After Clee’s method gained attention in the mainstream media, the government attempted to close the loophole. Internal documents show the government considered charging New Zealand citizens entering their own country this way with an imprisonable offence. Eventually, the government decided on a fine of $1,000 to act as a deterrent. Clee, again acting pro bono, challenged this in court and had the fines quashed.
“By mid-2021, it was looking like MIQ was a political tool rather than a health measure. I was also increasingly concerned for the safety of the women in MIQ,” says Clee. “There was no independent oversight of the New Zealand Defence Force, who oversaw the facilities. I received numerous unsolicited messages from women in MIQ being threatened or harassed by staff and too scared to speak up.”
Clee’s innovative approach to advancing his clients’ rights attracted media attention, especially his advocacy for pregnant journalist Charlotte Bellis, whose MIQ application to return home from working in Afghanistan was rejected.
“The relative hospitality of the Taliban offering refuge, while New Zealand banned (Bellis) returning, brought global humiliation and condemnation to the government,” says Clee. “MIQ was dead within weeks, as there was no political capital left to sustain it.”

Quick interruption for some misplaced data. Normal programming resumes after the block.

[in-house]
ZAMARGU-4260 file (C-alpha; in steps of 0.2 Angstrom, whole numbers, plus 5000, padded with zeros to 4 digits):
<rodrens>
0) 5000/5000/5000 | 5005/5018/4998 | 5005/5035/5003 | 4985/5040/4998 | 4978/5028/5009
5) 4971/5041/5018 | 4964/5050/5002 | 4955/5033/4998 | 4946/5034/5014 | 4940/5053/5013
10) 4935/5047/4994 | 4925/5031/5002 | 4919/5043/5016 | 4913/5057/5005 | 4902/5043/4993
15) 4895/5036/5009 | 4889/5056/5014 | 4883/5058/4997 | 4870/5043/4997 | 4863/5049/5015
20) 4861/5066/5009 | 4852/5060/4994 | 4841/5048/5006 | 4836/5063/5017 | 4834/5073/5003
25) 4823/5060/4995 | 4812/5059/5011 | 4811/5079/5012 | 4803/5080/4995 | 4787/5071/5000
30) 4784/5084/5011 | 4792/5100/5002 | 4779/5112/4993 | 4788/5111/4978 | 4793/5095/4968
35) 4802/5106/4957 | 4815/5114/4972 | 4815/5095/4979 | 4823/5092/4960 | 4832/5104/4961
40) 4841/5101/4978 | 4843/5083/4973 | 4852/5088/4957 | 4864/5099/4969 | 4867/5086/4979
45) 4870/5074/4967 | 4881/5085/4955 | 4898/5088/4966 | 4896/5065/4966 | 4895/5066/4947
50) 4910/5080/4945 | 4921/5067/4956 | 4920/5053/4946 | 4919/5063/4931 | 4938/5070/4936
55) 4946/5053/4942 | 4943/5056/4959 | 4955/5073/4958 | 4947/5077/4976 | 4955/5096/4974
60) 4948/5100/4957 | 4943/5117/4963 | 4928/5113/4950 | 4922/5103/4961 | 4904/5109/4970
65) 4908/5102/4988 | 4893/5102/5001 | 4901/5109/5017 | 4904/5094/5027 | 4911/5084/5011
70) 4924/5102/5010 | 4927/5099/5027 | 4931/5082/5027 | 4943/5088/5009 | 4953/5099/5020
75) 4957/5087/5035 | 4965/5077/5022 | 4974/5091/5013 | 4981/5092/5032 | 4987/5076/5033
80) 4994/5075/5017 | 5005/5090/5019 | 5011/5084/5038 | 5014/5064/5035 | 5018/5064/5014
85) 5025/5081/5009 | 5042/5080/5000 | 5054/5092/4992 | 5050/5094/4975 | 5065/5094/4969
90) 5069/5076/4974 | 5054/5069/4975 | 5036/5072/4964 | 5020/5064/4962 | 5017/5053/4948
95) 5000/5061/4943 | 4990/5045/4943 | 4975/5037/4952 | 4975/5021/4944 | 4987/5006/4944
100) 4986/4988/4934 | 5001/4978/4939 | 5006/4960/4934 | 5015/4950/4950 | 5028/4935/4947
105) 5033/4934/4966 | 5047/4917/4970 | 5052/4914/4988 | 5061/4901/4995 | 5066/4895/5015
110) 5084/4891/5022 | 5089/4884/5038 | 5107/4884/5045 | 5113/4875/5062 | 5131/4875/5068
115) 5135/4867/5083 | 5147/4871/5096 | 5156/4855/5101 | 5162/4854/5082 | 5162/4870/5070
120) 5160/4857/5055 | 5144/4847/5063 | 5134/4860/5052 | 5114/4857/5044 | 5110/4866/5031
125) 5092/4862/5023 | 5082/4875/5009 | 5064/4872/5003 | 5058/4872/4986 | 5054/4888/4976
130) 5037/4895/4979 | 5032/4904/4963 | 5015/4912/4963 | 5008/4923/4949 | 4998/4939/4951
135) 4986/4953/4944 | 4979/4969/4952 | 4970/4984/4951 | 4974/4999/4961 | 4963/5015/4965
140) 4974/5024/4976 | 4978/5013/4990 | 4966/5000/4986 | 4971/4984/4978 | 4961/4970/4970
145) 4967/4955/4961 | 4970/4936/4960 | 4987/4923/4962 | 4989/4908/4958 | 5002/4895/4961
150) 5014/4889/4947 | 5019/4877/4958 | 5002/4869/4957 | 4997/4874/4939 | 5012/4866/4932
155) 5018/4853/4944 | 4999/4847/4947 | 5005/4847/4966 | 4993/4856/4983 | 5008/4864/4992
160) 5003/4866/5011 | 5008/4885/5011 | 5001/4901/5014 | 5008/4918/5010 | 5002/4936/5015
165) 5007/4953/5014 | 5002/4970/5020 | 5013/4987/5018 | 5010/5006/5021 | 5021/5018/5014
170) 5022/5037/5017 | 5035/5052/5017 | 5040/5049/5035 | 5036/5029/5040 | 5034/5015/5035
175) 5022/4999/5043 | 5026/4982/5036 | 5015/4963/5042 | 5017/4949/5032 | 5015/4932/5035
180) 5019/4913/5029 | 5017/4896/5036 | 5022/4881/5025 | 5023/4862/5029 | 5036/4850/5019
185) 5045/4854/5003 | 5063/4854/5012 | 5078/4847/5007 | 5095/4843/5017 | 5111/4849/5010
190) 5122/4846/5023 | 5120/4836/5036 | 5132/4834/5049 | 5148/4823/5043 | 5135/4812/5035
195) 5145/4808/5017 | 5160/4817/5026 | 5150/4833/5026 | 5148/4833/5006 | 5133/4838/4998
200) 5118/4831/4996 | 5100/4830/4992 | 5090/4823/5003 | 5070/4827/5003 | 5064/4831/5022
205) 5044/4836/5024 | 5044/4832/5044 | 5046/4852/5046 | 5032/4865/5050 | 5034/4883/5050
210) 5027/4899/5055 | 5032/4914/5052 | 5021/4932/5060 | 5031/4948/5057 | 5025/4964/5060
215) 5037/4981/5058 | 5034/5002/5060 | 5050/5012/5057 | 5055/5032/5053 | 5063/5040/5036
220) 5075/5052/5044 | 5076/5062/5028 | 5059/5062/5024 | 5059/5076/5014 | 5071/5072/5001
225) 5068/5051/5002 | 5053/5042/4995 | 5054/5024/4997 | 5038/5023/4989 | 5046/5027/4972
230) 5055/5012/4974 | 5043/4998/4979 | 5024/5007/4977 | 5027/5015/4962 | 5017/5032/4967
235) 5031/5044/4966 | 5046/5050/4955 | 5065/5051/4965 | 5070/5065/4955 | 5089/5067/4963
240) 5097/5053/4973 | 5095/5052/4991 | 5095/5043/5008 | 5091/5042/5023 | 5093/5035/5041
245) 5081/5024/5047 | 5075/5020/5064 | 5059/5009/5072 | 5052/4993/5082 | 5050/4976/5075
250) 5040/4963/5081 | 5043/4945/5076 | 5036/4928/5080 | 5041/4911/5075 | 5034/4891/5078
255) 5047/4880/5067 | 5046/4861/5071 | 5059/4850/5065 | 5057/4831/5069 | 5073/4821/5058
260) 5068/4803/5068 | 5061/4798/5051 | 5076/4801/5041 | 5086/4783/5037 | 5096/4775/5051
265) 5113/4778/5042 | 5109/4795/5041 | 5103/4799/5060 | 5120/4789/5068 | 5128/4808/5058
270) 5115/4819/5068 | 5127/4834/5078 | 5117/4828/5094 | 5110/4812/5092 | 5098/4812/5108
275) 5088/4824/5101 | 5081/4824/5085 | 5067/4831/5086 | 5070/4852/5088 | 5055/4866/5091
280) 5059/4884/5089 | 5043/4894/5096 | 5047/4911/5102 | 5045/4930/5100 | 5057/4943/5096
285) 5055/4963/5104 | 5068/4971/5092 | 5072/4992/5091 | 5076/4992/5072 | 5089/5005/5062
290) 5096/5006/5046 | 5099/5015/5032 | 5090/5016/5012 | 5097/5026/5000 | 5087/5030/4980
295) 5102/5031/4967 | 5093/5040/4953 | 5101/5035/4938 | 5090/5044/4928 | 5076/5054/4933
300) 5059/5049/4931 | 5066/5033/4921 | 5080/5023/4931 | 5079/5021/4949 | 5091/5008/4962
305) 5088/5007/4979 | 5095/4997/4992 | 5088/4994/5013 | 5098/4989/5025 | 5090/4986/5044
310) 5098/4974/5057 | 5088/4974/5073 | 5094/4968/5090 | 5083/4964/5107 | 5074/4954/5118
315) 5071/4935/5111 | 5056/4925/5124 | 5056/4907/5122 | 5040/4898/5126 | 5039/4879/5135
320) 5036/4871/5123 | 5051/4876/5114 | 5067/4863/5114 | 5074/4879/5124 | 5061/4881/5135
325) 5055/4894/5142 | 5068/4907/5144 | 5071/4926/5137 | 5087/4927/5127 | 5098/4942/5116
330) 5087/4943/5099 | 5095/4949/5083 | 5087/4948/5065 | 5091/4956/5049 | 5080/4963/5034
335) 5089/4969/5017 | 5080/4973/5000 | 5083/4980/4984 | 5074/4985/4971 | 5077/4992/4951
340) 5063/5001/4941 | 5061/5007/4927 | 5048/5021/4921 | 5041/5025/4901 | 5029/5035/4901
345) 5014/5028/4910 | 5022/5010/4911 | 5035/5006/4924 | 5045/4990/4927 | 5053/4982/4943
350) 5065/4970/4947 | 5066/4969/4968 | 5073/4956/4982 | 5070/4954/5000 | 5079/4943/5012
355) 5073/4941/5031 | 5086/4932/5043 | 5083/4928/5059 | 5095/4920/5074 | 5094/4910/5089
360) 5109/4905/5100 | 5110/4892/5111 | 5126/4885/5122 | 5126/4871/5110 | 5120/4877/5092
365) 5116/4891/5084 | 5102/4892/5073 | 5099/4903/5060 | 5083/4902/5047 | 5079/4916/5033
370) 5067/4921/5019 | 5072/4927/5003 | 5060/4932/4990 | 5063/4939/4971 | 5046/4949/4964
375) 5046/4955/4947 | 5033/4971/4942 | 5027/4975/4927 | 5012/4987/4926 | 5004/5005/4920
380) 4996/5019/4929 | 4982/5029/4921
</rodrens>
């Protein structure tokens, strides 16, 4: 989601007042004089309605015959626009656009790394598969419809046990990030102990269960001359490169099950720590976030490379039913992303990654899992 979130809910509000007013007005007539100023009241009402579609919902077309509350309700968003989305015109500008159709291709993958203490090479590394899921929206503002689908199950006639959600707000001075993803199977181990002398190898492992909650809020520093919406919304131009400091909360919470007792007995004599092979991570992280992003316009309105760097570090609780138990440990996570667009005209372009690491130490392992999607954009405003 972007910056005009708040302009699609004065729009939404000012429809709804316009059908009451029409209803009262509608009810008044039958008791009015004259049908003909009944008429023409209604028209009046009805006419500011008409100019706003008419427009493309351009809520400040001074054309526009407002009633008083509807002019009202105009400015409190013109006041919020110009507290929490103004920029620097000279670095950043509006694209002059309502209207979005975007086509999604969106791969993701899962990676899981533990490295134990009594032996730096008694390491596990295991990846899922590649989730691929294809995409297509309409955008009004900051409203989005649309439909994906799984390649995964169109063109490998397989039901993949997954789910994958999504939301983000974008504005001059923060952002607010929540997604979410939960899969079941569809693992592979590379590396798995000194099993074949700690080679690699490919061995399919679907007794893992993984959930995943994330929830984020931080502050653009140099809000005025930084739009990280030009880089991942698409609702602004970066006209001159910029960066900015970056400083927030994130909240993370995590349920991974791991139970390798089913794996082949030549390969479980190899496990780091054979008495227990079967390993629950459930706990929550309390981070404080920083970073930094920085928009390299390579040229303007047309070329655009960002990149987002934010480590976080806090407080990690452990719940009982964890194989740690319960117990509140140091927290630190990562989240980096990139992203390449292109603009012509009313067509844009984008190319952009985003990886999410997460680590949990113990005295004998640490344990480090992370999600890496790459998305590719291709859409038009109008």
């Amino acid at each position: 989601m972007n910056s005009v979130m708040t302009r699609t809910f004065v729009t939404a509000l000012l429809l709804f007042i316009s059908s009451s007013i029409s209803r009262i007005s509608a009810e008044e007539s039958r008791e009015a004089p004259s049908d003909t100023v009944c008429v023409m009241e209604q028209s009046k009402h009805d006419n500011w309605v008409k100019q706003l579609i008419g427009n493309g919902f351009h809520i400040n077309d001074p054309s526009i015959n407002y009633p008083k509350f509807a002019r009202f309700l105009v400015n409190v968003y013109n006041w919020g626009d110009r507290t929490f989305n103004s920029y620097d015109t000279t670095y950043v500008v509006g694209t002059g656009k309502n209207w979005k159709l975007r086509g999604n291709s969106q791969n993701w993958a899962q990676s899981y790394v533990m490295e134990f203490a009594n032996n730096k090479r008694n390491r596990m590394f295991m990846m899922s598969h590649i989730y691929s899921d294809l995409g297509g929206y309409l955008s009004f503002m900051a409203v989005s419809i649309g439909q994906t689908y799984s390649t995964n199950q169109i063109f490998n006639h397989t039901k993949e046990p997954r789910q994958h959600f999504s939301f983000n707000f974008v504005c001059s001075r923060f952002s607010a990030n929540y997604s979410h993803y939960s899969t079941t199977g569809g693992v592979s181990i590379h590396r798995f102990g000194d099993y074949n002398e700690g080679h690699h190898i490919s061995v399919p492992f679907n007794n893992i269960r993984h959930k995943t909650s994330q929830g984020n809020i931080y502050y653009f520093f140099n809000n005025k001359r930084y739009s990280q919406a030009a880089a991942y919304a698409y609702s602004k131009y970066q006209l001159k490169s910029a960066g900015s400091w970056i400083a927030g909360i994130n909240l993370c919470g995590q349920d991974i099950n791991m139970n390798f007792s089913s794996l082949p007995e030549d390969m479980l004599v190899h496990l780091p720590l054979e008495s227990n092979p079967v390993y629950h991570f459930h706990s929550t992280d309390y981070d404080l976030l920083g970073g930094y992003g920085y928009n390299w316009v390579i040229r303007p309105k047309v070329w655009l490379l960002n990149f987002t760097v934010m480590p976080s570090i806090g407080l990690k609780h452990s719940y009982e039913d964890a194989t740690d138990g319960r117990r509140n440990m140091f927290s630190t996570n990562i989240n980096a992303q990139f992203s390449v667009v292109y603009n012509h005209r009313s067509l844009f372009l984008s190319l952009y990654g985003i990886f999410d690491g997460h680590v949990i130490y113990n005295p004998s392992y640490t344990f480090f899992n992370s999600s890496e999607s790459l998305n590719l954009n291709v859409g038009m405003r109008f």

The Bellis case was widely covered in New Zealand and abroad. Clee appeared on BBC live in primetime, Sky News Australia, ABC730, and every major media outlet in New Zealand. He challenged the government to explain why pregnant citizens were banned from returning home while 64 foreign DJs were given priority access to MIQ vouchers.
The government was forced to capitulate and grant Bellis a voucher. Less than a month later, MIQ was abolished.
While Clee considers fast-tracking the end of the MIQ system his defining achievement, the battle remains to reinstate the citizenship rights of children forced to be born overseas.
The influential barrister regards every problem as solvable, an approach shaped partly by his travels to all 193 United Nations member countries. His passion for education prompted Clee to found Touchable Earth, a digital world book program used by over 100,000 young learners in 180 countries.
What are his plans for the future?
On a business level, “more of the same. I will continue to empower and encourage my staff to perform at their best as I have done for the last decade. I will continue to advocate for my clients, embracing new technology and being open to business and industry changes.”
On a personal level, Dixon invests significant time, effort and funds, along with his GT3, to support many charities through his passion for motorsport. From participating in and sponsoring the Thunderbolt Run (which provides tens of thousands of dollars in support for Beyond Blue and Prostate Cancer), to organising and running the Track Knights for Amira charity night where 28 Exotic Supercars raised funds through passenger laps in wet conditions, Dixon states “this is our time to give back to the community and those in need. My friendships and association with those seeking to do the same, allows us to contribute to those less fortunate and raise funds and awareness”.
He adds: “To be able to give back to the community is rewarding and fulfilling. I am honoured to be in a position where I can raise funds for those less fortunate and in need.”